The band-aid that was covering up the Angels’ unhealed wound from 2019 was ripped off on Friday.
Eric Prescott Kay, 45, surrendered himself to arrest in Fort Worth, Texas and appeared for arraignment in US Federal Court. Kay was charged in a criminal complaint with conspiracy to distribute fentanyl, the synthetic opioid that investigators say killed Angels pitcher Tyler Skaggs last July in a Southlake, Texas hotel room July 1, 2019.
Kay, who worked in the Angels public relations department for 24 years — most recently as the club’s executive Director of Communications, was released later Friday on his own recognizance.
Kay faces a maximum sentence of 20 years in federal custody if he is convicted.
The Drug Enforcement Administration issued a public criminal complaint in which the DEA alleges hat Kay had been supplying Skaggs and “others” with fentanyl since 2017.
US Attorney for the Northern District of Texas Erin Nealy Cox’s statement on the case highlighted the life-threatening dangers of opioids like fentanyl.
Said Cox’s statement: “Tyler Skaggs’ overdose — coming as it did in the midst of an ascendant baseball career — should be a wakeup call. No one is immune from this deadly drug, whether sold as a powder or hidden inside an innocuous-looking tablet.
“Supressing the spread of fentanyl is a priority for the Department of Justice.”
Skaggs was found dead on the afternoon of July 1 in his hotel room at the Southlake Hilton — fully clothed and unresponsive in his bed. A white substance and pills were found and after analysis were found to contain fentanyl.
Skaggs was 27 years old.
In an emotional first game at Angel Stadium 12 days after Skaggs’ death, Angel pitchers Taylor Cole and Felix Pena combined on a no-hitter in a game in which all Angels players wore Skaggs’ No. 45. They team made a makeshift memorial of the jerseys on the mound after the game.
One of the pills seized by authorities at the scene included a blue pill marked “M/30,” which looked like a legitimate prescription oxycodone tablet. DEA investigators detemined the pill was a counterfeit and was tested positive to contain fentanyl.
Eduardo A. Chavez, DEA Special Agent in Charge, said: “With the prevalence of fentanyl in many of the counterfeit prescription drugs sold on the streets, every pill taken could be your last.”
Similarly, “but for the fentanyl in T.S.’s system, T.S. would not have died,” the autopsy report from the Tarrant County medical examiner concluded.
The prosecutor said that it was likely that Skaggs believed he was only taking oxycodone with alcohol and not the lethal combination of fentanyl.
Federal investigators found text messages between Kay and Skaggs which discussed quantities of what were assumed to be narcotics to be supplied by Kay.
“Hoe [sic] many?” Kay had asked the night of June 30 in Texas. Skaggs replied: “Just a few like 5.”
Kay, the DEA said in an affidavit, “had a history of narcotic transactions, including several transactions wherein Kay acquired oxycodone pills for T.S. and others from Kay’s source(s) and distributed these pills to T.S. and others.”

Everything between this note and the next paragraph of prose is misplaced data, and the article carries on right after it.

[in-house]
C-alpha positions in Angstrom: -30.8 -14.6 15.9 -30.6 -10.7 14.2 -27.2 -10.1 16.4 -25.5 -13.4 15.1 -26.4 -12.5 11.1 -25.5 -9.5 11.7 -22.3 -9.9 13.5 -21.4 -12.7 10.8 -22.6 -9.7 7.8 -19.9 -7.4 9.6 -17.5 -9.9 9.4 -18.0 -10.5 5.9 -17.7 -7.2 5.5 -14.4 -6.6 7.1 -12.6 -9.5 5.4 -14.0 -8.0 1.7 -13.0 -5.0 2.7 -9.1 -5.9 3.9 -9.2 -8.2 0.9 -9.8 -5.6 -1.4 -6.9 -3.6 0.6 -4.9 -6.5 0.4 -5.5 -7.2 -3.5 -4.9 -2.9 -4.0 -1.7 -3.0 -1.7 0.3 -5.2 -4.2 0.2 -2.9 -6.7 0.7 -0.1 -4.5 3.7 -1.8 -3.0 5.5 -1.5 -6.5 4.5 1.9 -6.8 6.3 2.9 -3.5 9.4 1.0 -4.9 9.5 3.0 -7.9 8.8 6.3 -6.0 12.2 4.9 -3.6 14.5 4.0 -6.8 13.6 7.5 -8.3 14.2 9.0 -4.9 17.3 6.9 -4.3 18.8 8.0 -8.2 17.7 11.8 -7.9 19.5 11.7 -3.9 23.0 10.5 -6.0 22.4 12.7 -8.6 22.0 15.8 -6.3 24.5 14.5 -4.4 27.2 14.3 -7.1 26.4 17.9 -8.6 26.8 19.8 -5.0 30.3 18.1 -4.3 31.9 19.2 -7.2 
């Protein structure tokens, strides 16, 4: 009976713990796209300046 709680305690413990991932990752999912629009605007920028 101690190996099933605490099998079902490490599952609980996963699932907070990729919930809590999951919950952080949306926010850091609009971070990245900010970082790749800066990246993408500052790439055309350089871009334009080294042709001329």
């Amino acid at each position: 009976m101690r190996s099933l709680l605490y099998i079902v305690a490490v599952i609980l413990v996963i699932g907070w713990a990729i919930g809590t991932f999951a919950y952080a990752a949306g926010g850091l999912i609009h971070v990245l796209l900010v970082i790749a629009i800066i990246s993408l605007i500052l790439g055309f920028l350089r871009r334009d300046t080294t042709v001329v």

The affidavit concluded that Kay had multiple contacts with his “sources” in the days leading up to Skaggs’ overdose and death.
The “others” referred to in the DEA affidavit could be troubling to the Angels organization as the case unfolds. Kay, in an earlier statement, said he had supplied narcotics to Skaggs and other former Angels players.
The club has denied knowledge of Skaggs’ history of drug abuse or Kay’s dealing — despite the fact that Kay said in an ESPN interview in October that Tim Mead, the Angels former Vice President of Communications, and traveling secretary Tom Taylor both knew.
The Angels, who conducted their own internal investigation, denied these allegations surrounding Mead — who left the club last summer to become President of the National Baseball Hall of Fame in Cooperstown, NY — and Taylor.
The Angels issued a statement Friday that said: “We learned that there was unacceptable behavior consistent with our code of contact and we took steps to address it. … No one in management was aware, or informed, or any employee providing opioids to any player, nor that Tyler was using opioids.”
In addition to the criminal allegations in Texas, Skaggs’ family has hired high-profile attorney Rusty Hardin to decide if they should pursue civil action. Hardin urged the team to publicly release the results of their internal investigation.
“The family is deeply heartbroken to learn that Tyler would be alive today were it not for a pill containing fentanyl that was provided by the Director of Communications of the Angels,” a statement from Hardin said.
Michael Molfetta, the attorney hired to represent Kay, released his own statement on Friday.
Kay, Molfetta’s statement said, will “wait for his opportunity to make his story known.”
Molfetta’s statement said: “We are disheartened by the actions of those who have elected to leak information and publicize documents. … The truth is the truth, and it does not serve to preserve the image of any one particular baseball team.”
The case is continuing.